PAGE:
Volkswagen (OTC:VLKA.Y) said on Friday that its worldwide sales rose 3.7% in January.
What Volkswagen said: VW said that its stable of automotive brands, which include the luxury Audi and Porsche brands, delivered 847,800 vehicles in January. That's a 3.7% increase over year-ago results.
It was largely driven by good results in China: VW-brand deliveries were up 15.4% in the world's largest new-car market, while Audi sales rose 6.2% to 54,402 vehicles. Overall sales for the group in China rose 13.9% to 400,100 vehicles in January. That wasn't enough to catch archrival General Motors (NYSE:GM), which sold 421,023 vehicles in China in January, but it was a good result for the troubled Volkswagen group.
The high-volume VW brand struggled elsewhere, as the company continued to deal with the fallout from its diesel-emissions scandal. VW-brand sales were down 3.1% in Europe and 14.6% in the U.S. in January, while challenging economic conditions in key markets in South America led to a 35.8% decline in VW-brand sales in that region.
Audi fared somewhat better, posting a 6.5% sales increase in Europe, a 2.7% gain in the U.S., and a 4% gain in the very troubled Brazilian market.
Here's how sales for VW's major brands stacked up on a global basis:
What this means for Volkswagen: It means that, while the diesel scandal has hurt sales of the VW brand in Europe and the U.S., the company as a whole is continuing to find growth despite slowing global markets. The VW brand's image appears not to have been heavily tarnished in China, while the important and highly profitable Audi and Porsche brands appear not to have been damaged (yet) by the scandal.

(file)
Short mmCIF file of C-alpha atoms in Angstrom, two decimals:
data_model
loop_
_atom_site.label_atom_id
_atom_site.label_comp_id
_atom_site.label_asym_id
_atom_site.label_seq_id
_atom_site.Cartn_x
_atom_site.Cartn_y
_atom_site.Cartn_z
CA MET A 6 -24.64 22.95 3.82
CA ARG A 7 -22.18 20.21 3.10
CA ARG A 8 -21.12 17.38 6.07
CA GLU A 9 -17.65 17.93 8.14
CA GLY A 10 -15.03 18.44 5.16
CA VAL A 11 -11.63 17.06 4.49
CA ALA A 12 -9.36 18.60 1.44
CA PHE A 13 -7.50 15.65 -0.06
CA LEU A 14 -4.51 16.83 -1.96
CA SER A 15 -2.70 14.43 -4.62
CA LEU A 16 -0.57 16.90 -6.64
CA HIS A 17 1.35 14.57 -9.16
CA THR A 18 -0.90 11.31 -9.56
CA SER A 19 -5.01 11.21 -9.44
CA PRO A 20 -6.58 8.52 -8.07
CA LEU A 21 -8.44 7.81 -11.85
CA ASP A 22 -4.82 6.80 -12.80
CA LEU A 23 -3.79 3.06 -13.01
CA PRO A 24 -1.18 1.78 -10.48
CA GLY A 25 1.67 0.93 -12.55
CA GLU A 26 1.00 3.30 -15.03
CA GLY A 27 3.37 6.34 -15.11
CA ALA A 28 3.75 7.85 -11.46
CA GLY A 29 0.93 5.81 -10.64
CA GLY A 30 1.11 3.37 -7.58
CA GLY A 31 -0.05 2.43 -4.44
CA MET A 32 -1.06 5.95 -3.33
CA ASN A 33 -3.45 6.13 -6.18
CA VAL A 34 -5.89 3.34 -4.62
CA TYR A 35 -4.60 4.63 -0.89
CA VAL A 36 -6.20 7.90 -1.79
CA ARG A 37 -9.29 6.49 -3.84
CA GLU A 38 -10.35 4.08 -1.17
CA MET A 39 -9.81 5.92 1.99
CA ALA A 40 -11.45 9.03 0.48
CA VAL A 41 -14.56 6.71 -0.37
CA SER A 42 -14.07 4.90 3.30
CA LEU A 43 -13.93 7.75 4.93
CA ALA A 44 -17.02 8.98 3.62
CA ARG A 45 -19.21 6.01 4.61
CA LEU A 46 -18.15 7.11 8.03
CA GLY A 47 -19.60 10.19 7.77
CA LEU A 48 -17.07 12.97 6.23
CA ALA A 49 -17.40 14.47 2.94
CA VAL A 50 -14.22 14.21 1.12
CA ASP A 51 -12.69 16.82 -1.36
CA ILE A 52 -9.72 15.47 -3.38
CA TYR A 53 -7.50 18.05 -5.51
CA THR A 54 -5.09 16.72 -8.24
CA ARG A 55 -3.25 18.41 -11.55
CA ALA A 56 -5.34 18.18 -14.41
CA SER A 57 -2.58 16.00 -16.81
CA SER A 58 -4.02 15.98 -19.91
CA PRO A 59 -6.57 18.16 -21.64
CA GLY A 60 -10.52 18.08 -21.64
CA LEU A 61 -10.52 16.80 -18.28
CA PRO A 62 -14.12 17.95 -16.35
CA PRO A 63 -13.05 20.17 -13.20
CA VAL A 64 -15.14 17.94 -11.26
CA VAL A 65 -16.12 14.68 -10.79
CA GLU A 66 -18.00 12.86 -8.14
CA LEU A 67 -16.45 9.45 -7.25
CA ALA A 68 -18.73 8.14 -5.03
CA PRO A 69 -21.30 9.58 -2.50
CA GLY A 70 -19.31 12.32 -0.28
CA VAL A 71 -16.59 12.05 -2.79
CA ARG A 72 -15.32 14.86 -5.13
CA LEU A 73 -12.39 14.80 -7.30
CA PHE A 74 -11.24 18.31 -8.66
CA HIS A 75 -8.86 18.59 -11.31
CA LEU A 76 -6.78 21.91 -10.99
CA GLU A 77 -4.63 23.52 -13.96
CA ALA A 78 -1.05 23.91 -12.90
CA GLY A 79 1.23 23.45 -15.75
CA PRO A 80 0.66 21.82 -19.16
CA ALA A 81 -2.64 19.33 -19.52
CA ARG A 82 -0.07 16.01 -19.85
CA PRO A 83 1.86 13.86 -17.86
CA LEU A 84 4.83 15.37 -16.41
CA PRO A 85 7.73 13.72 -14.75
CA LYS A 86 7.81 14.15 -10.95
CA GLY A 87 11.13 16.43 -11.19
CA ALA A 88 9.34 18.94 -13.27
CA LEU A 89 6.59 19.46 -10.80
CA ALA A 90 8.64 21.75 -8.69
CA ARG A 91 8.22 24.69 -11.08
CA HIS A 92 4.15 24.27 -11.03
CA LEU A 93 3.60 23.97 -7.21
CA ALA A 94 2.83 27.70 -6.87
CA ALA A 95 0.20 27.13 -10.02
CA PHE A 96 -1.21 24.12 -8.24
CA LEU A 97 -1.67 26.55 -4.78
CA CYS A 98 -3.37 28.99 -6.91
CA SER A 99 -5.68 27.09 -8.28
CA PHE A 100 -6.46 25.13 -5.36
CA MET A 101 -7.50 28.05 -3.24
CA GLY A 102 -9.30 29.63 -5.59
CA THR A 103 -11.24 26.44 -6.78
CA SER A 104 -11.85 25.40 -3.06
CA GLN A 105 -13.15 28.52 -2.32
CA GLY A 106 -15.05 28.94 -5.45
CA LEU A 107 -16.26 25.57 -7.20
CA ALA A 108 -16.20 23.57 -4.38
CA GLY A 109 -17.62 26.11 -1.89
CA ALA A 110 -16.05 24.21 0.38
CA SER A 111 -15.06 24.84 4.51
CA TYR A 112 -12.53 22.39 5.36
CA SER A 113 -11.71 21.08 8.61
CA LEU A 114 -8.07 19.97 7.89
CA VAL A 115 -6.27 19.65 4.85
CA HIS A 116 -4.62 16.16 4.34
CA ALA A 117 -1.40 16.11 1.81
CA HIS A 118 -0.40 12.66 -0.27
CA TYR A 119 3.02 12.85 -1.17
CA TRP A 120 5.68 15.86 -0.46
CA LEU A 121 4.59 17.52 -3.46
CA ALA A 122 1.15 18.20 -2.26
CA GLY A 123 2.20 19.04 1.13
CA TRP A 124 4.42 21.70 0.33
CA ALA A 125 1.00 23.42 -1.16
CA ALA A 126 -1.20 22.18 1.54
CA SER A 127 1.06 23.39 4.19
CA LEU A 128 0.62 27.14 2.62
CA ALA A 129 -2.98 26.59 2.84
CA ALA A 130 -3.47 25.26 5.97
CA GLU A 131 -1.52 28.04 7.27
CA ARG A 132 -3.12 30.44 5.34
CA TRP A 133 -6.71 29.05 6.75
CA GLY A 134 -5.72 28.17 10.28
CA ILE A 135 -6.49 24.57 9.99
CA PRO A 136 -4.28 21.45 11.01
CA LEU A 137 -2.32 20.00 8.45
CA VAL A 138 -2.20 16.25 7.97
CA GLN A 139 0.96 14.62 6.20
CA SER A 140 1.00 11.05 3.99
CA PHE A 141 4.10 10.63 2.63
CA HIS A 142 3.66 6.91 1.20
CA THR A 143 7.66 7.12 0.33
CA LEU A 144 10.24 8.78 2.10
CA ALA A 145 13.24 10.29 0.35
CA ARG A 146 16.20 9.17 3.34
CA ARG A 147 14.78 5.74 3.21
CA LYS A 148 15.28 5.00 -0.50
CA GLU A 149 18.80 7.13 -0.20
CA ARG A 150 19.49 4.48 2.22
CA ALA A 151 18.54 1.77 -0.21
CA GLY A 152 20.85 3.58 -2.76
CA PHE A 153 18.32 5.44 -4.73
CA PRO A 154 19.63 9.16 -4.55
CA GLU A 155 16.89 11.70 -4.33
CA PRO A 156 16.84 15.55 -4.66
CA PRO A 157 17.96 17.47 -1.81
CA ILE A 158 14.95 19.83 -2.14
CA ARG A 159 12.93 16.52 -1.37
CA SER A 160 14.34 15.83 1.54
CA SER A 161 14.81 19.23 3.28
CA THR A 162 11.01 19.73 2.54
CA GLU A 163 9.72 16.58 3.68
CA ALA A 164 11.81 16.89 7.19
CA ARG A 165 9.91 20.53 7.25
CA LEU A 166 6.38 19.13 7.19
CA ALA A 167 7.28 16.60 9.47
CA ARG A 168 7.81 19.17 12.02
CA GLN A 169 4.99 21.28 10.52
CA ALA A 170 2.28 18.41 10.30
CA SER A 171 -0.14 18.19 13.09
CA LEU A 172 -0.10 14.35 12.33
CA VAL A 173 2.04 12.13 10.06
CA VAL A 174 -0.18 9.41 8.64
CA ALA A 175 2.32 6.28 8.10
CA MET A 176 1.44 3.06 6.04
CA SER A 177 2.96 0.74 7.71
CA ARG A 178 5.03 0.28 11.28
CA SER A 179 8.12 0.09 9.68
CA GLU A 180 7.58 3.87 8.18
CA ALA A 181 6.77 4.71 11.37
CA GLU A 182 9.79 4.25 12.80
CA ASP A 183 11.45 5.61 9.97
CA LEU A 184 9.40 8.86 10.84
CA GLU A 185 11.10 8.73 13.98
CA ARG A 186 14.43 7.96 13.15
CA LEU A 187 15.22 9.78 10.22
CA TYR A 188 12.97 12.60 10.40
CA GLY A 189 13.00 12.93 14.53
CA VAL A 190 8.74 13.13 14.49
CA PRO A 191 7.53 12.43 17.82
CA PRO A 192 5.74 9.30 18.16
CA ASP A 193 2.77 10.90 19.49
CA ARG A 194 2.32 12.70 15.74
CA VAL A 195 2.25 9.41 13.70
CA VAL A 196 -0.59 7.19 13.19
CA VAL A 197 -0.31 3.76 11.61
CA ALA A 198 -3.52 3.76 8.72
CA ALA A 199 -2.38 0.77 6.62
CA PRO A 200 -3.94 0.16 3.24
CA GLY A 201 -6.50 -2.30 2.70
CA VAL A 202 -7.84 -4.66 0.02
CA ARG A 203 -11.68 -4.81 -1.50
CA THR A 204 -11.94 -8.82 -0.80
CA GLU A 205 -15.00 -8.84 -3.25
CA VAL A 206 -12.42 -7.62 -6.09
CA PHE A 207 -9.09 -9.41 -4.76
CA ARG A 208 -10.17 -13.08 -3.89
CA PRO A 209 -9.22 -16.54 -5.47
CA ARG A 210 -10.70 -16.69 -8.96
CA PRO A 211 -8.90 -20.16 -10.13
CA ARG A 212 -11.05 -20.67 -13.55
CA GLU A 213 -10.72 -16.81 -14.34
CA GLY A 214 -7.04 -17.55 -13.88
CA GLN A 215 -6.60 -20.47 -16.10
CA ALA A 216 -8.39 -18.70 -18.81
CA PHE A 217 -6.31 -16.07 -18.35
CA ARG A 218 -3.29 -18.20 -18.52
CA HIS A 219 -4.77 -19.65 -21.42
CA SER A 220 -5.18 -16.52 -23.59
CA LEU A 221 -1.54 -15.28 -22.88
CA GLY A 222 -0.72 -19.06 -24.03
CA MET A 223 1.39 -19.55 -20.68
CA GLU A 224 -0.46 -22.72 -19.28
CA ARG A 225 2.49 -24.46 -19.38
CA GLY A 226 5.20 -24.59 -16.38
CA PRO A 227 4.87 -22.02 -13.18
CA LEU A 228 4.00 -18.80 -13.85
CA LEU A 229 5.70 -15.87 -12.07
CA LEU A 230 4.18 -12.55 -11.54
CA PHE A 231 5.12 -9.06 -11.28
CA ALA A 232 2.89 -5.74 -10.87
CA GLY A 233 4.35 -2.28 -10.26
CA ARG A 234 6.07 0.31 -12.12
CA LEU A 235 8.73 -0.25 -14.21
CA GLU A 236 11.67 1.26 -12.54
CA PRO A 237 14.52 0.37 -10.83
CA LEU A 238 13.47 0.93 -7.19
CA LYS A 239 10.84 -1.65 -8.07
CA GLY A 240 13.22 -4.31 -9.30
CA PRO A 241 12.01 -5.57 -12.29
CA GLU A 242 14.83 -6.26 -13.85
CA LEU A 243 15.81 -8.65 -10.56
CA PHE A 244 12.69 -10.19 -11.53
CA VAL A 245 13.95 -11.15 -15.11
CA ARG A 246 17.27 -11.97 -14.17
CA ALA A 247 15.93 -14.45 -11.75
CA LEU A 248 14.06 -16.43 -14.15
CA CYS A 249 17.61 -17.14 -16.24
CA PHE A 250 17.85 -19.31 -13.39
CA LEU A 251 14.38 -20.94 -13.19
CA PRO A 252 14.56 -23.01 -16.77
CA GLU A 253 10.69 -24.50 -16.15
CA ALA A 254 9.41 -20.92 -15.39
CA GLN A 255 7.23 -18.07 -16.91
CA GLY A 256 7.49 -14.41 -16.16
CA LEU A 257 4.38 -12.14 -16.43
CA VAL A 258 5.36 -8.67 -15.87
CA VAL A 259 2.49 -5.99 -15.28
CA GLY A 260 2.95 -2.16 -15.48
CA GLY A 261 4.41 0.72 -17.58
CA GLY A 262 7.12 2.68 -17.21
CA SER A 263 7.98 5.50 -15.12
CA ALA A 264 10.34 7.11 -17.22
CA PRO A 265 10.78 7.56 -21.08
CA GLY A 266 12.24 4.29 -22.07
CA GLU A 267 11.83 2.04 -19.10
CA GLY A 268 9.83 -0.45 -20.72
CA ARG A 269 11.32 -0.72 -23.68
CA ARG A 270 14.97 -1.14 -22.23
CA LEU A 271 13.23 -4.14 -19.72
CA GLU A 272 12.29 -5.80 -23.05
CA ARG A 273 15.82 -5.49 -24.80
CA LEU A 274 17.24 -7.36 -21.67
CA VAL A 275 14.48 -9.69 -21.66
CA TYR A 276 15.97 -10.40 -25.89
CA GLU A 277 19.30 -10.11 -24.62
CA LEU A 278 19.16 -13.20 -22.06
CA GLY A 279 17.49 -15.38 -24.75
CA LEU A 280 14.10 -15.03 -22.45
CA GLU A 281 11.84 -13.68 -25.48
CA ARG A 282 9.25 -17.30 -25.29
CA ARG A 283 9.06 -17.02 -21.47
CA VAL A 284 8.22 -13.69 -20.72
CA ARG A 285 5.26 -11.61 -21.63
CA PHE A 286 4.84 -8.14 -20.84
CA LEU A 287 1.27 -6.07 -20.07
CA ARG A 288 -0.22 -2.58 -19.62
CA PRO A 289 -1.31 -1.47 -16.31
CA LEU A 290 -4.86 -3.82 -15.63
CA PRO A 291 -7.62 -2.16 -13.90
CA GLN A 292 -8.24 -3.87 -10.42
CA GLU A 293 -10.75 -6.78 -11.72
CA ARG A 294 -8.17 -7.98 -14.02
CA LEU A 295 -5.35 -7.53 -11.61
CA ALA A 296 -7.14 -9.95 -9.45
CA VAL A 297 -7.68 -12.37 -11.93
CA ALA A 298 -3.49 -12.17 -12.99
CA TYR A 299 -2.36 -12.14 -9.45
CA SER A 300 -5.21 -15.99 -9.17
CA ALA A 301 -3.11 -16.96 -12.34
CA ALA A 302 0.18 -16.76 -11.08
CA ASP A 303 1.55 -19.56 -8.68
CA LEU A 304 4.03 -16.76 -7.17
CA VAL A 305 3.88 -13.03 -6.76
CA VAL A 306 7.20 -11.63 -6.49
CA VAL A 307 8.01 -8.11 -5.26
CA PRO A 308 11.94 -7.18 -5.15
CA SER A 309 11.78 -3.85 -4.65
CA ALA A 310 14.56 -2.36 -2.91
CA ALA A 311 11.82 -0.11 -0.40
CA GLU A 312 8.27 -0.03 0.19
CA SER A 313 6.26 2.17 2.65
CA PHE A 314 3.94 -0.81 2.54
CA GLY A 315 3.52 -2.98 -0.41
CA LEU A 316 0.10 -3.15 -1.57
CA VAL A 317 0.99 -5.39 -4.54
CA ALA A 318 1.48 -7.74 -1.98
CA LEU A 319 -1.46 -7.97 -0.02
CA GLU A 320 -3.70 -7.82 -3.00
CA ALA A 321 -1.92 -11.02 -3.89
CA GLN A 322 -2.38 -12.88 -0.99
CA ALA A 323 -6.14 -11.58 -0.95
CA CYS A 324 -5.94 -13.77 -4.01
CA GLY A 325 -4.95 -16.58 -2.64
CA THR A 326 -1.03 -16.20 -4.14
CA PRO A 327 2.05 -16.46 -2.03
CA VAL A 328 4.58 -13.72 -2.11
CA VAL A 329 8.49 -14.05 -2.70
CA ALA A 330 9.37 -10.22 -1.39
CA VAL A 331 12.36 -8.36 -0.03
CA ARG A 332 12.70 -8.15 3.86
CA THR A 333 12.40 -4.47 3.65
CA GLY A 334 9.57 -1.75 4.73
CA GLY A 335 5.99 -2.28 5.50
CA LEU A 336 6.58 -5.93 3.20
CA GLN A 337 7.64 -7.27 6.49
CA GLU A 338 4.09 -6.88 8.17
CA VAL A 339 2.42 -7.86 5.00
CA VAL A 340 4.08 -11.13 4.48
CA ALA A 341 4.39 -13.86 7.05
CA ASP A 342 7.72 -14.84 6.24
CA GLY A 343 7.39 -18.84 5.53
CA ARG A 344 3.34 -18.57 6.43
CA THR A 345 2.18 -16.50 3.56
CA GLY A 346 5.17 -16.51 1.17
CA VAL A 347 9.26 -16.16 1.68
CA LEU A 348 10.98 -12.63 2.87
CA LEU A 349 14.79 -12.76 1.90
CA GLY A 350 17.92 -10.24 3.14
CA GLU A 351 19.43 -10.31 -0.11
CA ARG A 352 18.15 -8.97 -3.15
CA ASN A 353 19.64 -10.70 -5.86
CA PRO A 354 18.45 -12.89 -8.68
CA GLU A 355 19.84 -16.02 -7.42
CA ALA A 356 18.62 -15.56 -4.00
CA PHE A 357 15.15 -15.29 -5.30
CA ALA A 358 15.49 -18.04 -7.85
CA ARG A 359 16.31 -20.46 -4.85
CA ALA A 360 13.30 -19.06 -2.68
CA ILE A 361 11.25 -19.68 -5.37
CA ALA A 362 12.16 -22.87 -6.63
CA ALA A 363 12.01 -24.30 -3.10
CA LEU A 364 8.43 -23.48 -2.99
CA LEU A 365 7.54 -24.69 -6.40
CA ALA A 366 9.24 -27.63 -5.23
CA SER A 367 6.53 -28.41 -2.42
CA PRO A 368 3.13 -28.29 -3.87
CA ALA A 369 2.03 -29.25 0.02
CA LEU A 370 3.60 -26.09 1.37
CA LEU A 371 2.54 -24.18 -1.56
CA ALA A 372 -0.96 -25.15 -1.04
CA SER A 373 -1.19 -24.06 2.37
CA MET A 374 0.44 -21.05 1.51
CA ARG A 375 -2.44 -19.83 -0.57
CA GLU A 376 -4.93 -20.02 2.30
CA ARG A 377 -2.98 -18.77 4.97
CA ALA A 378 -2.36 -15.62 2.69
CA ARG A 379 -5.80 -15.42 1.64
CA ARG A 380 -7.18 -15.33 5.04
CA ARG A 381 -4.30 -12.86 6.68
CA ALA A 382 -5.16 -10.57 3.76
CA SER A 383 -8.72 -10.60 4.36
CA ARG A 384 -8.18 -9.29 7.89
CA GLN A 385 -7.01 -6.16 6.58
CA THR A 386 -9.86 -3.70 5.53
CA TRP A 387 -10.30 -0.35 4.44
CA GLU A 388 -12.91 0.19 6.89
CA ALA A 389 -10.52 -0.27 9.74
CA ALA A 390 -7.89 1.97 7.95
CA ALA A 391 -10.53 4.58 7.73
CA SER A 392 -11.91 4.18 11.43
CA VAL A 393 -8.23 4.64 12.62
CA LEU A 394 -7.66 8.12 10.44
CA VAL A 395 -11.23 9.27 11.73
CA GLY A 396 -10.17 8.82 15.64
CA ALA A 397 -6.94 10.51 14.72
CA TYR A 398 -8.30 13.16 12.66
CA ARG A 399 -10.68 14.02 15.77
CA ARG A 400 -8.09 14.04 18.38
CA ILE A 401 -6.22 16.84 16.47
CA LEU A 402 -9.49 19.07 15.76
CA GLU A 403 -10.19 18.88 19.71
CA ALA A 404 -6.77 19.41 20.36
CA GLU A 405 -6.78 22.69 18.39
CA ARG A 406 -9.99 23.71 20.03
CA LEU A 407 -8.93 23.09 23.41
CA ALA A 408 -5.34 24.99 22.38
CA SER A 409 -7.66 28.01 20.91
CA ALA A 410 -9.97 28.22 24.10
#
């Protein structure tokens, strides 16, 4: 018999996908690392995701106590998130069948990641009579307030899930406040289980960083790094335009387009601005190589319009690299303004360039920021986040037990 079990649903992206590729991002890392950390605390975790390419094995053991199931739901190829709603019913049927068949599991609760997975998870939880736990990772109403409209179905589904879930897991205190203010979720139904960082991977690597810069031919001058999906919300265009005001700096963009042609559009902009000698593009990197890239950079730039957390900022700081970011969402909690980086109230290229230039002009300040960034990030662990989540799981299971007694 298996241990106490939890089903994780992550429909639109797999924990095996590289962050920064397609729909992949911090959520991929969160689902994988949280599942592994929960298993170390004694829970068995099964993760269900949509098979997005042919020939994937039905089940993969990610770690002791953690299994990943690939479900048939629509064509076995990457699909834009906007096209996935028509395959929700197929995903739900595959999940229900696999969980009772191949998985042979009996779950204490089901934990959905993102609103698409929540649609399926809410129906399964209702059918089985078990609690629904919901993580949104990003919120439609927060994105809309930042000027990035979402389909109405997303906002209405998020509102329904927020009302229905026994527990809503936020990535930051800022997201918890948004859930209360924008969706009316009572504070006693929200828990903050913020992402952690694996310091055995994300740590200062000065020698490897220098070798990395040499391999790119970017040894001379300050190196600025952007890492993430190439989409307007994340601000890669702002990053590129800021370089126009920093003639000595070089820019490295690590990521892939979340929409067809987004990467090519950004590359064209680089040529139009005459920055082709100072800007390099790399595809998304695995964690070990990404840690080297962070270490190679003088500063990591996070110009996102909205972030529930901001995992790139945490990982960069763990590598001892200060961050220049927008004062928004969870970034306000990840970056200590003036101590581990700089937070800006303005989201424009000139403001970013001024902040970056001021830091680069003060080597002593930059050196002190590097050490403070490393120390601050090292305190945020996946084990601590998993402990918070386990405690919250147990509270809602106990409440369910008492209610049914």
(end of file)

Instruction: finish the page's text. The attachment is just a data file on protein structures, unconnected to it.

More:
Last month, VW started the process of recalling about 8.5 million diesel-powered vehicles in Europe to bring them into compliance with European Union emissions regulations. It has yet to come to agreement with U.S. regulators on a solution to the roughly 600,000 affected vehicles here.
What's next for Volkswagen: VW has postponed the release of its fourth-quarter and full-year 2015 financial results indefinitely, likely because it's still working to get a reasonable estimate of the costs of its decision to install software allowing millions of diesel-powered vehicles to produce false-compliant results on emissions tests.
Right now, shareholders and interested investors are waiting for VW to come to terms with U.S. regulators on a deal that would repair the offending vehicles and compensate their owners. Some of the potential paths for such a deal (a buyback of affected vehicles, for instance) could cost several billion dollars and impact VW's bottom line for at least a few years.
For current VW shareholders, the resilience of the group's overall sales has to be heartening. But for those considering an investment in VW's beaten-up shares, it's probably still best to wait until the costs of the scandal are a little clearer.